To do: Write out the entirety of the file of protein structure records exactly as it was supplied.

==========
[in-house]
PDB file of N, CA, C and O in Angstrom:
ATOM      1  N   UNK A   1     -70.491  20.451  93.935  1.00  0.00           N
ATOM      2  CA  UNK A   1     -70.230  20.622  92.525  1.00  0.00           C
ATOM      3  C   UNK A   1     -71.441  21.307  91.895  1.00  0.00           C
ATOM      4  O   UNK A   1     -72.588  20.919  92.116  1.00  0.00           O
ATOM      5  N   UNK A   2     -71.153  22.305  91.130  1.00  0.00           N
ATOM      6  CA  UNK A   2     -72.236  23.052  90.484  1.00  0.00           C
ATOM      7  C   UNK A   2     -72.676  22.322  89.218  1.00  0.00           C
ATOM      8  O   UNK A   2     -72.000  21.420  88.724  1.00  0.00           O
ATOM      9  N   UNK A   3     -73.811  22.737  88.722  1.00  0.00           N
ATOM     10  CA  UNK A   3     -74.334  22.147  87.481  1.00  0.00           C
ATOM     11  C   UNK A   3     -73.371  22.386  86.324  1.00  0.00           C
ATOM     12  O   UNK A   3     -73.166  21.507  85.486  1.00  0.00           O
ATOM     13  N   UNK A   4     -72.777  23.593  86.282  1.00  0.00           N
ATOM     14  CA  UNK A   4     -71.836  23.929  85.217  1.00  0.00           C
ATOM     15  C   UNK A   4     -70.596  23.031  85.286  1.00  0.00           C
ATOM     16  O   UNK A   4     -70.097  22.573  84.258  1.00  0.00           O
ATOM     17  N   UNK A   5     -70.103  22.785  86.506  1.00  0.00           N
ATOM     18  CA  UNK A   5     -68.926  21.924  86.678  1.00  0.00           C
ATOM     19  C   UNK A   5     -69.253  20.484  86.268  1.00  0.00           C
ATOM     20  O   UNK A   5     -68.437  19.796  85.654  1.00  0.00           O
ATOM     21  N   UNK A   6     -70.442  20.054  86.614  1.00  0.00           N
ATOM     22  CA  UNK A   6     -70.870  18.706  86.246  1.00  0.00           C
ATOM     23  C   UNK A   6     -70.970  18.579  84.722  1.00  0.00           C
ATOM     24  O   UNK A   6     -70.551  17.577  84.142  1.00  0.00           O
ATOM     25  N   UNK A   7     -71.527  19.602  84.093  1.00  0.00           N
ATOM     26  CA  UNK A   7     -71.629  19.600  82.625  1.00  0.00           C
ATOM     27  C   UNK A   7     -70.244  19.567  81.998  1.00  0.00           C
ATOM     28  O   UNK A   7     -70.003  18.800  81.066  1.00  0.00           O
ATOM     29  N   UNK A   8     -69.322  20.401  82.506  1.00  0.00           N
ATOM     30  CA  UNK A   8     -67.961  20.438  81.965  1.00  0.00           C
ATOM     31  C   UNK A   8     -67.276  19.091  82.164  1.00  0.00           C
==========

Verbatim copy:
[in-house]
PDB file of N, CA, C and O in Angstrom:
ATOM      1  N   UNK A   1     -70.491  20.451  93.935  1.00  0.00           N
ATOM      2  CA  UNK A   1     -70.230  20.622  92.525  1.00  0.00           C
ATOM      3  C   UNK A   1     -71.441  21.307  91.895  1.00  0.00           C
ATOM      4  O   UNK A   1     -72.588  20.919  92.116  1.00  0.00           O
ATOM      5  N   UNK A   2     -71.153  22.305  91.130  1.00  0.00           N
ATOM      6  CA  UNK A   2     -72.236  23.052  90.484  1.00  0.00           C
ATOM      7  C   UNK A   2     -72.676  22.322  89.218  1.00  0.00           C
ATOM      8  O   UNK A   2     -72.000  21.420  88.724  1.00  0.00           O
ATOM      9  N   UNK A   3     -73.811  22.737  88.722  1.00  0.00           N
ATOM     10  CA  UNK A   3     -74.334  22.147  87.481  1.00  0.00           C
ATOM     11  C   UNK A   3     -73.371  22.386  86.324  1.00  0.00           C
ATOM     12  O   UNK A   3     -73.166  21.507  85.486  1.00  0.00           O
ATOM     13  N   UNK A   4     -72.777  23.593  86.282  1.00  0.00           N
ATOM     14  CA  UNK A   4     -71.836  23.929  85.217  1.00  0.00           C
ATOM     15  C   UNK A   4     -70.596  23.031  85.286  1.00  0.00           C
ATOM     16  O   UNK A   4     -70.097  22.573  84.258  1.00  0.00           O
ATOM     17  N   UNK A   5     -70.103  22.785  86.506  1.00  0.00           N
ATOM     18  CA  UNK A   5     -68.926  21.924  86.678  1.00  0.00           C
ATOM     19  C   UNK A   5     -69.253  20.484  86.268  1.00  0.00           C
ATOM     20  O   UNK A   5     -68.437  19.796  85.654  1.00  0.00           O
ATOM     21  N   UNK A   6     -70.442  20.054  86.614  1.00  0.00           N
ATOM     22  CA  UNK A   6     -70.870  18.706  86.246  1.00  0.00           C
ATOM     23  C   UNK A   6     -70.970  18.579  84.722  1.00  0.00           C
ATOM     24  O   UNK A   6     -70.551  17.577  84.142  1.00  0.00           O
ATOM     25  N   UNK A   7     -71.527  19.602  84.093  1.00  0.00           N
ATOM     26  CA  UNK A   7     -71.629  19.600  82.625  1.00  0.00           C
ATOM     27  C   UNK A   7     -70.244  19.567  81.998  1.00  0.00           C
ATOM     28  O   UNK A   7     -70.003  18.800  81.066  1.00  0.00           O
ATOM     29  N   UNK A   8     -69.322  20.401  82.506  1.00  0.00           N
ATOM     30  CA  UNK A   8     -67.961  20.438  81.965  1.00  0.00           C
ATOM     31  C   UNK A   8     -67.276  19.091  82.164  1.00  0.00           C